In this context, there is experimental evidence that the hypothermia, which may develop during systemic inflammation under specific conditions, is, at least in part, mediated by TNF (19, 22, 26, 47). The role of TNF in the manifestation of fever, on the other hand, seems to be equivocal according to some conflicting data from the literature. A propyretic or an antipyretic role of TNF in fevers induced by a variety of pyrogenic or inflammatory stimuli may depend on the stimulus (7, 19, 23), the dose of the stimulus (23), and the investigated species of the experimental animal (35, 47). In a previous study in guinea pigs, we observed that the second phase of the biphasic febrile responses to LPS or muramyl-dipeptide was attenuated by neutralization of TNF with TNFbp (35). The impact of neutralizing bioactive TNF on FSL-1-induced fever was even stronger in so far as the entire febrile response to this pyrogen was significantly attenuated by treatment with TNFbp (Figs. 3 and 4). This effect was not necessarily caused by the lack of bioactive TNF per se. It should be noted that the removal of TNF from the FSL-1-induced cytokine cascade consequently led to a reduced formation of IL-6, for which a pyrogenic role is well established (5, 40). Other anti-TNF-strategies selectively attenuated the endogenous formation of TNF, whereas the level of IL-6 in plasma was not impaired, exclusively antagonized the hypothermic, but not the febrile component of the thermoregulatory responses to LPS (26). Regardless of whether the contribution of TNF to FSL-1-induced fever in guinea pigs is of direct or indirect origin, we could clearly demonstrate that the cytokines, which are produced and released after systemic stimulation with FSL-1, significantly contribute to the manifestation of the febrile response to this novel exogenous pyrogen.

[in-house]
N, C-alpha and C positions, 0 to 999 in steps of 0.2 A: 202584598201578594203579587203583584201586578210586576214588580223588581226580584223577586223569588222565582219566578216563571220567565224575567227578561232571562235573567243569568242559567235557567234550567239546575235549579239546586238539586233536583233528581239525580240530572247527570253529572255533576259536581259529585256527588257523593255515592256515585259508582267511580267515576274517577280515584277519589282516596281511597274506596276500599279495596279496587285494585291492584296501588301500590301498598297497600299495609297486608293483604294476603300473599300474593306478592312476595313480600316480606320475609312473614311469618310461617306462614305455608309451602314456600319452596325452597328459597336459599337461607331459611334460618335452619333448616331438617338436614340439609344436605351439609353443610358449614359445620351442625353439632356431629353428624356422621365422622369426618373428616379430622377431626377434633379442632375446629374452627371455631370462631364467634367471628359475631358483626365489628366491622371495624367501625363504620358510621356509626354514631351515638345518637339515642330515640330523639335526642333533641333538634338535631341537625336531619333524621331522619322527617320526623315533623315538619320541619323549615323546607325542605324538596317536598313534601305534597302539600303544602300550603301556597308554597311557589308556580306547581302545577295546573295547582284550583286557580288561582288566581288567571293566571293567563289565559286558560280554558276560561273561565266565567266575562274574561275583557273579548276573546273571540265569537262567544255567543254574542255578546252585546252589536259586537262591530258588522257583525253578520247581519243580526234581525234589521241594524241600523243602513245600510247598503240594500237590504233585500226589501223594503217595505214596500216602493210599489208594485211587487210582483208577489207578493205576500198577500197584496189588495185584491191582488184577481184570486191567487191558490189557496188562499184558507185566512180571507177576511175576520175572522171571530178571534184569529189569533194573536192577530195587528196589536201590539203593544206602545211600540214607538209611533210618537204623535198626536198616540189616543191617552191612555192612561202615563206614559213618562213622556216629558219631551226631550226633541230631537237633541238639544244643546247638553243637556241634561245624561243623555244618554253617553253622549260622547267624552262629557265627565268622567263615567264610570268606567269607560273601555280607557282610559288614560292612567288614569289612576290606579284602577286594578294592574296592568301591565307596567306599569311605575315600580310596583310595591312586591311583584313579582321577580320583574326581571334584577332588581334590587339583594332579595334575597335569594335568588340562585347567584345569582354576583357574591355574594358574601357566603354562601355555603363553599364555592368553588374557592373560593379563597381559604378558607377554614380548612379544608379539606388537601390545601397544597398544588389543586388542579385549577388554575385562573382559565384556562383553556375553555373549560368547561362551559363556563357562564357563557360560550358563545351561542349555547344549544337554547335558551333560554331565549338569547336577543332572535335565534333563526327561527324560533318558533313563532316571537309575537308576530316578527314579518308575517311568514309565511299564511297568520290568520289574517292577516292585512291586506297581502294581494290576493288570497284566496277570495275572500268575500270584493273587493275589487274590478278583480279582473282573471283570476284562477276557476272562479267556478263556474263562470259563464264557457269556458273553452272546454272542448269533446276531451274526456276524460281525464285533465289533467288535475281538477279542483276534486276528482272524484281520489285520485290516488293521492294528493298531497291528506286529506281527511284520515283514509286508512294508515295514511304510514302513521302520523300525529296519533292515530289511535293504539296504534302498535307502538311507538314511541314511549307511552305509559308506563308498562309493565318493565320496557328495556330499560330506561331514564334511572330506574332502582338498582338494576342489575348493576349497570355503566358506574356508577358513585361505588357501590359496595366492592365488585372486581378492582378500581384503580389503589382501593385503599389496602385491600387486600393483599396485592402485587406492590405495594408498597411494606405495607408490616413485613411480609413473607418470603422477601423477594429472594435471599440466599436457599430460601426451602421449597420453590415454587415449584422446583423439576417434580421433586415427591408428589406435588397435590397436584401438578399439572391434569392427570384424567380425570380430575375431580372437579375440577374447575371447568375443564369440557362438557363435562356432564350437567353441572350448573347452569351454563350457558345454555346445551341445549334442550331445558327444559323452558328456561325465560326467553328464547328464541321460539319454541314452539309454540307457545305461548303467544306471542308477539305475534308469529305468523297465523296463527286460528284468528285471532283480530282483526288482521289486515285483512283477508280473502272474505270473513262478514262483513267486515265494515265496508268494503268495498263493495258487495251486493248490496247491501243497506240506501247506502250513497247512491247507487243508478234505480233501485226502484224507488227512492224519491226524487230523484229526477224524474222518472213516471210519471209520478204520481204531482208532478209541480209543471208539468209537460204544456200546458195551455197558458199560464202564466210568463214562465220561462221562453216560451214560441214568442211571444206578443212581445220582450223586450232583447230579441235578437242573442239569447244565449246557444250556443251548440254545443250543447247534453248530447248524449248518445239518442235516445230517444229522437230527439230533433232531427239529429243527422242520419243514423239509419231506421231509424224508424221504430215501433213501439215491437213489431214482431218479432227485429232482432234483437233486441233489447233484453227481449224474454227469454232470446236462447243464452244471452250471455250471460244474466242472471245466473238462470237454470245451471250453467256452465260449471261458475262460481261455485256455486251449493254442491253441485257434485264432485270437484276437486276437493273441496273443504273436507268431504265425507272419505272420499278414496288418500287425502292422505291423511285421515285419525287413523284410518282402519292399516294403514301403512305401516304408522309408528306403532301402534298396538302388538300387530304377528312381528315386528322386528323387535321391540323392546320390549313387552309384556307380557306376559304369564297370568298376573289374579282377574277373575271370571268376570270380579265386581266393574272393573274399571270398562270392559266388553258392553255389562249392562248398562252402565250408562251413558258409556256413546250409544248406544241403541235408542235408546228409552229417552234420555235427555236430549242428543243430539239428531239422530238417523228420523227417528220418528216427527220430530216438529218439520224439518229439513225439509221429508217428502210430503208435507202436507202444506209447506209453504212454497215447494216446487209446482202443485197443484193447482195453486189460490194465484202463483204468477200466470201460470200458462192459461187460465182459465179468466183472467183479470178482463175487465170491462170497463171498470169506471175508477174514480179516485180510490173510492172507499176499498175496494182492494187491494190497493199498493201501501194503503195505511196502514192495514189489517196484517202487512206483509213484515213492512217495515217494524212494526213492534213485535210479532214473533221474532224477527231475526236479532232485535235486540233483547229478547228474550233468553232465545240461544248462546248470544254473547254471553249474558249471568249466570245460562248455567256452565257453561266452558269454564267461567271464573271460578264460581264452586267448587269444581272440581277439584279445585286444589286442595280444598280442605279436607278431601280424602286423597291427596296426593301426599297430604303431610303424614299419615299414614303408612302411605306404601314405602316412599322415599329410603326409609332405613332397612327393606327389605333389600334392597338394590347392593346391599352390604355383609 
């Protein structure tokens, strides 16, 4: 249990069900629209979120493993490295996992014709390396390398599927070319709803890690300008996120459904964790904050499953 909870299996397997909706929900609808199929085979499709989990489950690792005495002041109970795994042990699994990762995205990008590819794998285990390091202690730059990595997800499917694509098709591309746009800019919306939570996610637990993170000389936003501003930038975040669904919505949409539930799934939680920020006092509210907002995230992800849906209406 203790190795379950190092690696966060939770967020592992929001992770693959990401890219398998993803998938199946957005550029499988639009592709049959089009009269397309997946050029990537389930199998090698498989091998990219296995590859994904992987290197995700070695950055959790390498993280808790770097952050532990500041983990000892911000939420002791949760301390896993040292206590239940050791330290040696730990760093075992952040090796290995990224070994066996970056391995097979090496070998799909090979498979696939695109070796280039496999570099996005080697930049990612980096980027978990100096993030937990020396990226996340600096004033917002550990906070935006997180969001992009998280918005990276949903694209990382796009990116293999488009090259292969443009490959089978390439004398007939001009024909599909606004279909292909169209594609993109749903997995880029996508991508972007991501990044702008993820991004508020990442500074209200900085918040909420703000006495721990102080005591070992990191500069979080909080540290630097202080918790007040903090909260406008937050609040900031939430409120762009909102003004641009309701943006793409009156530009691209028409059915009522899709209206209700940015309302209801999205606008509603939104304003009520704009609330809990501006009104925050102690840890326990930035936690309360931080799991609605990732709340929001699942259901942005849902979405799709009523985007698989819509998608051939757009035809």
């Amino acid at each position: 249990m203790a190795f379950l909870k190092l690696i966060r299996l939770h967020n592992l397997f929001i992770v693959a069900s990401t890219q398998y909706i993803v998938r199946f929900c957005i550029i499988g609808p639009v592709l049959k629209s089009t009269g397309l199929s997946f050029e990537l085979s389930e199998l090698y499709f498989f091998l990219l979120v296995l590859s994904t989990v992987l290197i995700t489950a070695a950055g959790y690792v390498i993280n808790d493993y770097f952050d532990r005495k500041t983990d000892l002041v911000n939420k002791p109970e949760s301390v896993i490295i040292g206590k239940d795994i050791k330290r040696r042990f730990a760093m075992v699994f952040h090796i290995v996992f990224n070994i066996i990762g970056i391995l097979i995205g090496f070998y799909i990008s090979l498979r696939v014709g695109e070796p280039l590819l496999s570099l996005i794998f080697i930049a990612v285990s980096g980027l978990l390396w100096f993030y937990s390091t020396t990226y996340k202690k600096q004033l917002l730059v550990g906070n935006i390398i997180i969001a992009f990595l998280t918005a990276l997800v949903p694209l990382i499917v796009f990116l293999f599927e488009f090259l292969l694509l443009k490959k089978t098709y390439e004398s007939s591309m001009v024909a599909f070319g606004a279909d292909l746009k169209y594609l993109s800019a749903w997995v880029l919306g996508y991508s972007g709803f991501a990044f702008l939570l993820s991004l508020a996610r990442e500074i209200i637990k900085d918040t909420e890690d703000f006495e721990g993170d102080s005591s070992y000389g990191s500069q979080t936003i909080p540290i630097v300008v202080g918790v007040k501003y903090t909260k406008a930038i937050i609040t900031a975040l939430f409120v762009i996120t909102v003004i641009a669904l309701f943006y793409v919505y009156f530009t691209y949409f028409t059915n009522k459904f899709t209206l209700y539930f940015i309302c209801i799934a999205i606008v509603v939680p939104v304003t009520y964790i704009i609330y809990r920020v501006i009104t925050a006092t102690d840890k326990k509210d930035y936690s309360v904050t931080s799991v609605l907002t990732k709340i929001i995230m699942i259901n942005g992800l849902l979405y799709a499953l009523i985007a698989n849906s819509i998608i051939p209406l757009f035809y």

Several strong arguments support a role for PGs, particularly PGE2, as key mediators in the manifestation of fever (for a review, see Refs. 4 and 36), although some pyrogens don't seem to require PGs to elicit a febrile response (8, 50). Several PAMPs have been tested in their capacity to induce increased levels of PGE2 in the blood, such as LPS (9, 20, 24), bacterial DNA (20), or double-stranded RNA (9). Here we report for the first time that intra-arterial and, to a smaller degree, intraperitoneal injections of the TLR-2/6 agonist FSL-1 cause a significant increase of PGE2 in the plasma of guinea pigs (Figs. 6 and 8). The absolute values of circulating PGE2, which we observed under basal (∼100 pg/ml) or under stimulated conditions (200–600 pg/ml), are in good agreement with data obtained in the guinea pig (24) and in other species of experimental animals (9, 20). It is a matter of debate whether peripheral PGE2 is generated via a prior formation of cytokines or by direct effect of a given PAMP on Kupffer cells in the liver (4, 24). However, there is increasing evidence for the view that peripherally generated PGE2 provides an important contribution to the initiation of fever, while PGE2 generated within the brain plays a crucial role in the maintenance of fever (4, 44). Data from this study suggest that PGE2 is critically involved in FSL-1-induced fever, due to the fact that treatment with diclofenac resulted in total abrogation of the febrile response (Figs. 5 and 7) and in a depression of the increased level of PGE2 in the blood (Figs. 6 and 8). We are, however, not able to exclude the possibility that the fever-suppressing effects of diclofenac were mediated by the action of this drug within the brain, since diclofenac reportedly crosses the blood-brain barrier (10) and might thus have readily blocked the central formation of PGE2, in addition to its peripheral effect.
In this study, it was demonstrated that peripheral administration of the TLR-2 and -6 activator FSL-1 results in fever, which resembles that induced by other PAMPs with regard to its underlying mechanisms. With special regard to the peripheral events within the process of fever generation, FSL-1 employs pyrogenic cytokines and prostaglandins to establish a febrile response. It thus seems that activation of distinct receptors of the innate immune system finally results in the manifestation of rather similar brain-intrinsic mechanisms, which may be responsible for a stereotypic pattern of brain-controlled illness responses including fever.
This study was supported by the Deutsche Forschungsgemeinschaft (DFG project HU739/4-1 and Graduiertenkolleg 455 Molekulare Veterinärmedizin).
We thank Dr. Stephen Hopkins (University of Manchester, Manchester, UK) for providing us with the WEHI 164 subclone 13 and the B9 cell lines and informing us about important details of the TNF- and IL-6-assays.
The costs of publication of this article were defrayed in part by the payment of page charges. The article must therefore be hereby marked “advertisement” in accordance with 18 U.S.C. Section 1734 solely to indicate this fact.
- Copyright © 2007 the American Physiological Society